Monday, 21 July 2014

Oumar Konate - Addoh

First published in Songlines Magazine issue 102, August/September 2014.

Oumar Konate
Clermont Music (58 mins)

With Addoh, his debut album, guitarist and singer Oumar Konate seeks to place himself amongst the ever-growing pantheon of Mali’s global stars. Having worked as a backing musician for Vieux Farka Touré, Sidi Touré and Khaira Arby, Konate takes things in his own direction, mixing the guitar styles of northern Mali with rock, funk, reggae and more, with some pieces even bringing to mind Senegalese mbalax.

Although the variety of styles presented on the album generally works in its favour, Addoh seems at its weakest when trying out reggae: the opening track is based on a cool reggae groove and misses the mark a bit. After that though, the album begins to pick up, and its second track ‘Bisimillah’ is probably the best of the lot, with Konate’s distorted guitar providing dramatic exclamations above a brooding blues.

Konate also introduces some interesting guests to his band: current hot-property Sidiki Diabaté brings his kora to the duet ‘Terya’ to good results and the American-Ethiopian horn section of Debo Band, though they feel somewhat underused.

Addoh isn’t a great album, but it’s certainly a good one, and one that shows promise and some exciting directions. Konate is one to keep an eye on.

Sunday, 20 July 2014

Karim Baggili - Kali City

First published in fRoots double issue 374-375, August-September 2014

Karim Baggili
Kali City
Home Records (50 mins)

A Belgian of Yugoslav-Jordanian heritage, Karim Baggili has so far made his name through his blend of flamenco, tango, South American folk and Western and Arabic classical music. In this, his fourth album, Baggili gets in touch with his Levantine roots and puts down his usual Spanish guitar to return to the oud. Kali City is Baggili’s second major exploration into oud music (all self-composed), and to kick off the album, he invites the Palestinian oud trio Le Trio Joubran to join in.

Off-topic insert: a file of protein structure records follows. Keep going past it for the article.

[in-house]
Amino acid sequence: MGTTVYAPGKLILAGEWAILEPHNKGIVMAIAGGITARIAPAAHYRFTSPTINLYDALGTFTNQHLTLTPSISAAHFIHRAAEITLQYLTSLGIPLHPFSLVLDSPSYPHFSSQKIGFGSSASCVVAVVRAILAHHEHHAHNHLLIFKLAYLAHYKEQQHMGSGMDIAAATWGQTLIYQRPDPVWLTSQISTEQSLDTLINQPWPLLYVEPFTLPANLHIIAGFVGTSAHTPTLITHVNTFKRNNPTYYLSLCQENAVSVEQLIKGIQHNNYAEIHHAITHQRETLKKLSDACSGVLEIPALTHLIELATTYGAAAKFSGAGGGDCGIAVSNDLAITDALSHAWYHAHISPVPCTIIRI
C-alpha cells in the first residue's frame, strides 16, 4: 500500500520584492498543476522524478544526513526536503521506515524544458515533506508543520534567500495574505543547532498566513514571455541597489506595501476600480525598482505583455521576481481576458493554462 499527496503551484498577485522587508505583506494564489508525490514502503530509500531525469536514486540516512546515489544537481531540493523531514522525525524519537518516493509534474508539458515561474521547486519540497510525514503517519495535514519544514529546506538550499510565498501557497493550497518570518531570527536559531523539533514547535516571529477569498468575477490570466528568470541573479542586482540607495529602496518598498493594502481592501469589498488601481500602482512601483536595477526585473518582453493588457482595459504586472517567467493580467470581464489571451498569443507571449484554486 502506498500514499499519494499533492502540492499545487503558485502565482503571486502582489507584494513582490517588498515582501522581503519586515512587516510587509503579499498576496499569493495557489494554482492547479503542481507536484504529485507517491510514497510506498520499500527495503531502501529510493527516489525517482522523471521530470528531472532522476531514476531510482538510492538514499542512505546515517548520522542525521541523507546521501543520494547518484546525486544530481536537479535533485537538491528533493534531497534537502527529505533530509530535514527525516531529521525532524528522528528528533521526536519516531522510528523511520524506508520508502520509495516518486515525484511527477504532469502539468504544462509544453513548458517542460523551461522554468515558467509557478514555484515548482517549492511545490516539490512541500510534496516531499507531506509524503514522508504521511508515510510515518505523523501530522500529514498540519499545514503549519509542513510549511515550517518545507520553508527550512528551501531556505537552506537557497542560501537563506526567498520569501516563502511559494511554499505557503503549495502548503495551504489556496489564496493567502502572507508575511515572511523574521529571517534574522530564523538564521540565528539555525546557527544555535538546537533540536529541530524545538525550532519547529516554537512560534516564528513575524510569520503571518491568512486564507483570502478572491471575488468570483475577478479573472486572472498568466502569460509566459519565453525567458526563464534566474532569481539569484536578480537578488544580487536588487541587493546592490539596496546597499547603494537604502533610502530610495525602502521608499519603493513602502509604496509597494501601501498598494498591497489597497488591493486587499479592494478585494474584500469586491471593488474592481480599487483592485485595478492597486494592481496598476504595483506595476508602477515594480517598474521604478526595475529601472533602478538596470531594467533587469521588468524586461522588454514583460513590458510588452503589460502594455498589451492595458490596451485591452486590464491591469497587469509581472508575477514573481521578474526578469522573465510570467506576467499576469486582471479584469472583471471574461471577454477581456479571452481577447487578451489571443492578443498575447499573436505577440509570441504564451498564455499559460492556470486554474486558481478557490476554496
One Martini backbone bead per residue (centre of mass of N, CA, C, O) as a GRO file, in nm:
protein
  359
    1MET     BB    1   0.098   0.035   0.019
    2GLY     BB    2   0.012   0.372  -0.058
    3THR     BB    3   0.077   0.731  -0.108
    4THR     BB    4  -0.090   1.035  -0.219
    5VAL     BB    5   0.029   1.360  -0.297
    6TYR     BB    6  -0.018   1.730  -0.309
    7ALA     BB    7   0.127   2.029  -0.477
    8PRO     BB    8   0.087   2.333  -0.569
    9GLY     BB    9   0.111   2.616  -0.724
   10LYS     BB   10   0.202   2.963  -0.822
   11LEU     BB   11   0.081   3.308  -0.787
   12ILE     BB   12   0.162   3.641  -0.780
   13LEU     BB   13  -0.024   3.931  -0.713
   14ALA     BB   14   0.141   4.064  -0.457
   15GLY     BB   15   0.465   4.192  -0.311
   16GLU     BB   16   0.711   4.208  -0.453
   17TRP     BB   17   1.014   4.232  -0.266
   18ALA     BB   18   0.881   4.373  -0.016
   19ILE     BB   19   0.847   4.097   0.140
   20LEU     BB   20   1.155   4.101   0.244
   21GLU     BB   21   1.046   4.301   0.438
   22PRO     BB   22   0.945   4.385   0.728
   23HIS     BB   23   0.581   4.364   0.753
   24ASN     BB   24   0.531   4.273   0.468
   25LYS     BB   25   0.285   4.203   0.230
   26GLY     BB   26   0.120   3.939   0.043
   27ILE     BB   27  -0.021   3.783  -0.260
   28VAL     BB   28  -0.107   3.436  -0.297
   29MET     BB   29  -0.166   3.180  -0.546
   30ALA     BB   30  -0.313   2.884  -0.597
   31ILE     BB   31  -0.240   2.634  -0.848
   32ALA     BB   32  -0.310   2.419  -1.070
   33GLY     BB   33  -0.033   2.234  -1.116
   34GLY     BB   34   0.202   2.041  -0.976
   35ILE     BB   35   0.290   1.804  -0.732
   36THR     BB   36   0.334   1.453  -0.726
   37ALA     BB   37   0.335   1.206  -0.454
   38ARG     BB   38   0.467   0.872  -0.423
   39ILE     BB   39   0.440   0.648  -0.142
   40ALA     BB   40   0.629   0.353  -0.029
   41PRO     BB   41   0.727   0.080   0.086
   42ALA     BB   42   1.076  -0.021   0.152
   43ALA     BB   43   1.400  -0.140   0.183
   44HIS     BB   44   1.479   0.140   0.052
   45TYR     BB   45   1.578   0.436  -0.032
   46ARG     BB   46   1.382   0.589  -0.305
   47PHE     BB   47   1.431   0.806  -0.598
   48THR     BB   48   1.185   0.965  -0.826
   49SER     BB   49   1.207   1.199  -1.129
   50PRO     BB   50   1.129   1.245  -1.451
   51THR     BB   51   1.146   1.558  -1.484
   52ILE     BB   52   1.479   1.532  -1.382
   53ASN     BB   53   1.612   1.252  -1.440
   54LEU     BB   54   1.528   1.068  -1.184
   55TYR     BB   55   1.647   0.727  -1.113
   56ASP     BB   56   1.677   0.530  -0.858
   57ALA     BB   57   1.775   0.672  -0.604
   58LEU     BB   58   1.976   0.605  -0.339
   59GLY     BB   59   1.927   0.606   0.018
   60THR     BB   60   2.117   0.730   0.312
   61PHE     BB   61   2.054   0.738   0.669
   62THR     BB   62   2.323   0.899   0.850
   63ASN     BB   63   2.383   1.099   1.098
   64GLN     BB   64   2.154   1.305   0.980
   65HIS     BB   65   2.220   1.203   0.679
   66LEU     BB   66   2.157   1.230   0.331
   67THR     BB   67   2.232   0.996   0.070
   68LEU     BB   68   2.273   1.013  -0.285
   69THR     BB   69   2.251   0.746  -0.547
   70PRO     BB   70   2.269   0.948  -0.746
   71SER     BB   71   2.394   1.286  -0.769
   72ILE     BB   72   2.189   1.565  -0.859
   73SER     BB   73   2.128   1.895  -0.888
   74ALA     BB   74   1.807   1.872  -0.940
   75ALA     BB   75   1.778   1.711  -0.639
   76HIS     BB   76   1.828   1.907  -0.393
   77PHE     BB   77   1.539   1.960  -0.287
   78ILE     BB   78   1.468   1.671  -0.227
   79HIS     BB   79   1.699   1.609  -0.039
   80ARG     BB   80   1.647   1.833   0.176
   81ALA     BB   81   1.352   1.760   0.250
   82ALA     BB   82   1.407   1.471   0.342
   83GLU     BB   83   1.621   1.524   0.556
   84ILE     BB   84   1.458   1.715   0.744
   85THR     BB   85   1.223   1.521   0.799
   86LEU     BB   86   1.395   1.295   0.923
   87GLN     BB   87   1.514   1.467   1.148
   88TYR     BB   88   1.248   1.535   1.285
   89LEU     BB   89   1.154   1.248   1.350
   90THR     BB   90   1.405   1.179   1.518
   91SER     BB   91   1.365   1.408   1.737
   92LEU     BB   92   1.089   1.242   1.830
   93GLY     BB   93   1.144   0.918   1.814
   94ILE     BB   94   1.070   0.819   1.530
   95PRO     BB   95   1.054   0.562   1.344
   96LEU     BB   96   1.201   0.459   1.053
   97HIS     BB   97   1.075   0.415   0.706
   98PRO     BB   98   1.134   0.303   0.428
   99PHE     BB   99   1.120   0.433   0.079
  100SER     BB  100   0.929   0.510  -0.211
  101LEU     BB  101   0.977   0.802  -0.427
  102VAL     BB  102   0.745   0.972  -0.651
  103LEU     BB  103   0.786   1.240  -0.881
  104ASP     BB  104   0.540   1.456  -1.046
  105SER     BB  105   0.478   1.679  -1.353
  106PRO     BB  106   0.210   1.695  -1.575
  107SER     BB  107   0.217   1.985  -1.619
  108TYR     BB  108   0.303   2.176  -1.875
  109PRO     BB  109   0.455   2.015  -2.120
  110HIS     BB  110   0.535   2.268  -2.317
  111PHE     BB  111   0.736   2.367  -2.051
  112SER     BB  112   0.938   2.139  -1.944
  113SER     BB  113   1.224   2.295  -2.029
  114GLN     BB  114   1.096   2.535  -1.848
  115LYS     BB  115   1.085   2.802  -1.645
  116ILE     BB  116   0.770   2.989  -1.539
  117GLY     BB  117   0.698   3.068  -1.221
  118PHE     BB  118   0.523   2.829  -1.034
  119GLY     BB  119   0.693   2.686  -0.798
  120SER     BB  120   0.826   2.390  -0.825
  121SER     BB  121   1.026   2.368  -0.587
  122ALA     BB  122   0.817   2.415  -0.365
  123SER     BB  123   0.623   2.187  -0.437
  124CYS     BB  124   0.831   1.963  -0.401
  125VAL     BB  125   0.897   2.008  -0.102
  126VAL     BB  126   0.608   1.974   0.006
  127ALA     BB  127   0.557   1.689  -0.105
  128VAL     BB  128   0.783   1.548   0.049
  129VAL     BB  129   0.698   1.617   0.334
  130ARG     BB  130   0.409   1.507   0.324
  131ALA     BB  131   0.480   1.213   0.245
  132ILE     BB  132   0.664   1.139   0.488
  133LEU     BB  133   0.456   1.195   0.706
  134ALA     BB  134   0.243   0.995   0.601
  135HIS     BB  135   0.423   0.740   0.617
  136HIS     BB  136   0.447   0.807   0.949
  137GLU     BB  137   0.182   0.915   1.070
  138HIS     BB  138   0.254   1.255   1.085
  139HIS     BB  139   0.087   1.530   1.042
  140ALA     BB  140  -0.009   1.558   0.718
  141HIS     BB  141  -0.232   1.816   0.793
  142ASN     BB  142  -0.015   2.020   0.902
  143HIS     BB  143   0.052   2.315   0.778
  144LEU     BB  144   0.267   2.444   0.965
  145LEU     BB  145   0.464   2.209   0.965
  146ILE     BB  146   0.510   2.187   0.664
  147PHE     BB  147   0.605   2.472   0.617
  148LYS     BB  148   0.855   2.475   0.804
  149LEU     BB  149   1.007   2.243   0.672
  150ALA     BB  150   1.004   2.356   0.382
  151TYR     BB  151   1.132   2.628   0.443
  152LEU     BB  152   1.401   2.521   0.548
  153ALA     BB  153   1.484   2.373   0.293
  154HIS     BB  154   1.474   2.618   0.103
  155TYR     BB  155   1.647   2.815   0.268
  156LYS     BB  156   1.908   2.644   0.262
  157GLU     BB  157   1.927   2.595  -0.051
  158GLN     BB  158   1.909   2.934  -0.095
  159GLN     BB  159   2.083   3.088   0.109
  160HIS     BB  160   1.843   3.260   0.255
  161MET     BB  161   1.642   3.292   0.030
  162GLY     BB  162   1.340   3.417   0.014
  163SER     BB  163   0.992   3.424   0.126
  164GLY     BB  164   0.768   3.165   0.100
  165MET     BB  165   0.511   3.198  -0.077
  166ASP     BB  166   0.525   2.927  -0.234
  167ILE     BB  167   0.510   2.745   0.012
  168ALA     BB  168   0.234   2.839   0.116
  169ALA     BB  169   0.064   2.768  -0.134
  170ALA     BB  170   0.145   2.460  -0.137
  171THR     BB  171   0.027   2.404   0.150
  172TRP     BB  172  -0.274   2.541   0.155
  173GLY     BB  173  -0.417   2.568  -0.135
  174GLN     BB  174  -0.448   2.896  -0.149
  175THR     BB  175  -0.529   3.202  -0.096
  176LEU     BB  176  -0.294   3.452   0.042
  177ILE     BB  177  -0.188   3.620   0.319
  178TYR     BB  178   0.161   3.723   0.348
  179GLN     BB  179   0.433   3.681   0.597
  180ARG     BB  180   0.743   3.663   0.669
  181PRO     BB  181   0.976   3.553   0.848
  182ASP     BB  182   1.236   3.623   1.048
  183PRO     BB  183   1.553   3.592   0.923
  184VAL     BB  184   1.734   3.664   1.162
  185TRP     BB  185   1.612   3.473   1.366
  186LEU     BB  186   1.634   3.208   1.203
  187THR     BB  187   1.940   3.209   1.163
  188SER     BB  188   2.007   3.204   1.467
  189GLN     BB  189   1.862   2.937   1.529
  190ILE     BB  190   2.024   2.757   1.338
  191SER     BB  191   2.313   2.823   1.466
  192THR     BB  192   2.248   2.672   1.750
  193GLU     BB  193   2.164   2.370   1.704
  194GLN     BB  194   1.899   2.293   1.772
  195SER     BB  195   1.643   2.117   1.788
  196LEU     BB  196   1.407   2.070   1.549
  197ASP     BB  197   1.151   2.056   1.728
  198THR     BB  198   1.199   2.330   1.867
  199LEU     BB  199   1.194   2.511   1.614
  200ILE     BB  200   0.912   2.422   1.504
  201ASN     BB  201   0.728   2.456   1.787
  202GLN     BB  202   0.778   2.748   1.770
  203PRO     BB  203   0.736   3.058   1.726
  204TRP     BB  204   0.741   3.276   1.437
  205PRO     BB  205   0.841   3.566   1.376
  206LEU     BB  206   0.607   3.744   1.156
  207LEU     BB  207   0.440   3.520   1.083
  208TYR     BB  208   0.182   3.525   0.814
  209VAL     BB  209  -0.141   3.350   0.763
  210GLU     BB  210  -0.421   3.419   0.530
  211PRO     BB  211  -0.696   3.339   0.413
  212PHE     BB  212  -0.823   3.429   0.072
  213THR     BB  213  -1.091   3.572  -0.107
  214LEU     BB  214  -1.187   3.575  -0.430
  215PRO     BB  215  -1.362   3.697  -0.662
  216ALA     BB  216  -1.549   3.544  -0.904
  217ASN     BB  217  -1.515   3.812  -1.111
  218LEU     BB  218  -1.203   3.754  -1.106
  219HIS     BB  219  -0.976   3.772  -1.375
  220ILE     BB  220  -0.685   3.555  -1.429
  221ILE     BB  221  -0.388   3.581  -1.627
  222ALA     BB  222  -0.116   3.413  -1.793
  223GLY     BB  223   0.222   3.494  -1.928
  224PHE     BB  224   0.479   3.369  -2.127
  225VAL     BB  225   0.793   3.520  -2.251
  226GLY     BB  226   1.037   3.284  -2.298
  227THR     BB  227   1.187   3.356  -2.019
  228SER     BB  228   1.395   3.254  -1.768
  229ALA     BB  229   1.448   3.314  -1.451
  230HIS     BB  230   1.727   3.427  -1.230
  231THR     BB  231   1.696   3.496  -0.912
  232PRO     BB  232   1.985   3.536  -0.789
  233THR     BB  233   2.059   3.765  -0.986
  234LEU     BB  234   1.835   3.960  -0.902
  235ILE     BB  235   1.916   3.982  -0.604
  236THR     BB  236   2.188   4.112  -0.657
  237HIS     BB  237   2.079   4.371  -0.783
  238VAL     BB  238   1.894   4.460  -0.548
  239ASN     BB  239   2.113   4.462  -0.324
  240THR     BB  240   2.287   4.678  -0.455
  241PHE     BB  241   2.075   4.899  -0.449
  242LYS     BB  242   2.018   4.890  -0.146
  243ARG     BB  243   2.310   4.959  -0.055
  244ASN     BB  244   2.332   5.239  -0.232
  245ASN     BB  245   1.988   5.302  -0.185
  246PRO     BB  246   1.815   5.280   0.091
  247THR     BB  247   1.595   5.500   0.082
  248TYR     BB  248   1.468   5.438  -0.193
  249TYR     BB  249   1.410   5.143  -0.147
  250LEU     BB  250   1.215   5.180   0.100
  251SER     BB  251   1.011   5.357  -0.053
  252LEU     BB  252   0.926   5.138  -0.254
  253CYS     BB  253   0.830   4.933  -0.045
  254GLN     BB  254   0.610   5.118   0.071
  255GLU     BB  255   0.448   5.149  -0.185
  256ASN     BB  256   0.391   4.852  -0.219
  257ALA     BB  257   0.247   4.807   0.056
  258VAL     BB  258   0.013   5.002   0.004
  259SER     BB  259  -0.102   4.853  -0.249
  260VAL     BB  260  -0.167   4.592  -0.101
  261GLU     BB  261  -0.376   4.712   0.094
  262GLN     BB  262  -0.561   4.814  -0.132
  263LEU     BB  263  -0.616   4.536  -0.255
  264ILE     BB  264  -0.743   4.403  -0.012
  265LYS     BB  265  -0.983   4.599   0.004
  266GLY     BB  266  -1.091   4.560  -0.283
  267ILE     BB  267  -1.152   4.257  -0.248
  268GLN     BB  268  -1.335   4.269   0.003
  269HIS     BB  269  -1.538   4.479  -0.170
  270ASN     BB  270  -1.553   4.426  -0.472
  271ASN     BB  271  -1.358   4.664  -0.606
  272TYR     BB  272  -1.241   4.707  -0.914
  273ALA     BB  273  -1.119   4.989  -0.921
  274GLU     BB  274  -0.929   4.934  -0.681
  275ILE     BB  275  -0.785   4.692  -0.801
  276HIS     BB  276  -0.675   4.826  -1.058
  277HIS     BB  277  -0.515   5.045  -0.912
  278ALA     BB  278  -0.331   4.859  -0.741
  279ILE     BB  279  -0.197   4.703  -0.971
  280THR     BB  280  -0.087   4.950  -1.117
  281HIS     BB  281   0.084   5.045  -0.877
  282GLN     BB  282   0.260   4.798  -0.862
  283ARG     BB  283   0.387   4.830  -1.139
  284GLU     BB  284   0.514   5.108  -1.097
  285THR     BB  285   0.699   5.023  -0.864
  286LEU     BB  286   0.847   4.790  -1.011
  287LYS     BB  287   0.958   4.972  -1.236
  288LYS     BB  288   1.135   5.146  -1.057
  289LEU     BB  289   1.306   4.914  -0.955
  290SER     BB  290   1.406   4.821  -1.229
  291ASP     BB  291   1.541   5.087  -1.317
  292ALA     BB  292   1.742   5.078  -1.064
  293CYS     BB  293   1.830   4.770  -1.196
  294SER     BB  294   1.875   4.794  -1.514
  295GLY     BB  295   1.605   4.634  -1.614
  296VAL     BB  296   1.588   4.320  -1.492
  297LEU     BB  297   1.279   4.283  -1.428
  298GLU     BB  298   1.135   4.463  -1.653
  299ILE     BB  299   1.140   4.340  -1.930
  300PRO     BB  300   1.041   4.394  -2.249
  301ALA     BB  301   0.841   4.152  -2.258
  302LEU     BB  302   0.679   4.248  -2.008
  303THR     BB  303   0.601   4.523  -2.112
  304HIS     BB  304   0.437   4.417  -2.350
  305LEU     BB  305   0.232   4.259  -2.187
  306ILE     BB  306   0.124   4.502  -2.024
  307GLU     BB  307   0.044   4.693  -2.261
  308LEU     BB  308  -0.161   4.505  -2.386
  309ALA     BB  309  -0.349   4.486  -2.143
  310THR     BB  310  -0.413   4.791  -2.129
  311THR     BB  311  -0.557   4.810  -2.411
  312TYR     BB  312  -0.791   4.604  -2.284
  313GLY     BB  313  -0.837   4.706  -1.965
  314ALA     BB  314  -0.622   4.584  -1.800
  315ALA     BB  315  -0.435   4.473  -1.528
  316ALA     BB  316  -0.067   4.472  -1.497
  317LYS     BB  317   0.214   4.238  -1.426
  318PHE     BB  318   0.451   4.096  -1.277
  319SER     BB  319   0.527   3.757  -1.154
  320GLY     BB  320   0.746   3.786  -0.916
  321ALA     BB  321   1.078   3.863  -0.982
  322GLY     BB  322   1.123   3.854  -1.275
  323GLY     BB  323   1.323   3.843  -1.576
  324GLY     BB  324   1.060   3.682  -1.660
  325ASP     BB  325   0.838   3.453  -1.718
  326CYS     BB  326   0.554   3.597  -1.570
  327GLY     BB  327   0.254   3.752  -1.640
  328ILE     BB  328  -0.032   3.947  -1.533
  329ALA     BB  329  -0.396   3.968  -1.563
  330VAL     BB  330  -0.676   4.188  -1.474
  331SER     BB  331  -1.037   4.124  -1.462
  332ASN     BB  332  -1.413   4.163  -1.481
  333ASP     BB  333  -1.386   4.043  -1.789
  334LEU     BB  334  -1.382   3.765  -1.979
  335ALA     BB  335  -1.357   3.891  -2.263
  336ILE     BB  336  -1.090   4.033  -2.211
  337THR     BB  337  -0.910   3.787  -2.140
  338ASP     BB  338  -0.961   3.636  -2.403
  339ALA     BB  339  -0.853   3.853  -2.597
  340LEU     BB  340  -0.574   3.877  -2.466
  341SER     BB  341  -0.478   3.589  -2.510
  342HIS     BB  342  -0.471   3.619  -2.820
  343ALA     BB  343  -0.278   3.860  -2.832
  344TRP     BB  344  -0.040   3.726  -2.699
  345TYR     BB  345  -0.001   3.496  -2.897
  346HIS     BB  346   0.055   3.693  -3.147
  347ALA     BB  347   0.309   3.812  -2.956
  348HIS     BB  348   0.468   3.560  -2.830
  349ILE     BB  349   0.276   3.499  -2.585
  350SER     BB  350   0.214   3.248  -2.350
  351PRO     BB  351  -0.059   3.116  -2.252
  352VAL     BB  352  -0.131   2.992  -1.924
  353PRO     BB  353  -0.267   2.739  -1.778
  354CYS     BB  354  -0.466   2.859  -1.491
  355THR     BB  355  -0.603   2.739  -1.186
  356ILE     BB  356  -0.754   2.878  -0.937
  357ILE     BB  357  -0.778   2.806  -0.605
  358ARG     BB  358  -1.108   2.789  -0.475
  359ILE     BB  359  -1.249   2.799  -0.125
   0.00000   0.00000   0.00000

The first five tracks of the album are moody duets and trios of oud between Baggili and Le Trio, with subtle percussion. Here, Baggili’s skills as both an oud player and composer can been heard as the various oud parts swirl together and swim apart, with tango and flamenco teasing their way out of the Arabic melodies.

Given the high status of these guests and their prominence in the album’s press, it’s a little strange that the album actually reaches its peak once they have taken their leave. They hand over to Baggili’s ‘Arabic Band’ to support him, and with violin, bass, kawala flute, drums and percussion, as well as Arabic vocals provided by Samia Sabri and Baggili himself. This ensemble seems to create a more exciting sonic landscape – a bustling urban environment rather than a stark desert scene. The album’s title track and the piece 'Arabic Circus', both from this latter half of the album, are probably the most enjoyable of the set, bringing to the mix flavours of jazz, classical music and even the occasional aroma of the 19th century Parisian café.

Karim Baggili does seem to have announced himself as just as proficient on the oud as the Spanish guitar and makes an entertaining album while he’s at it. It’s just a bit of a shame that the collaboration with Le Trio Joubran doesn’t quite delivery.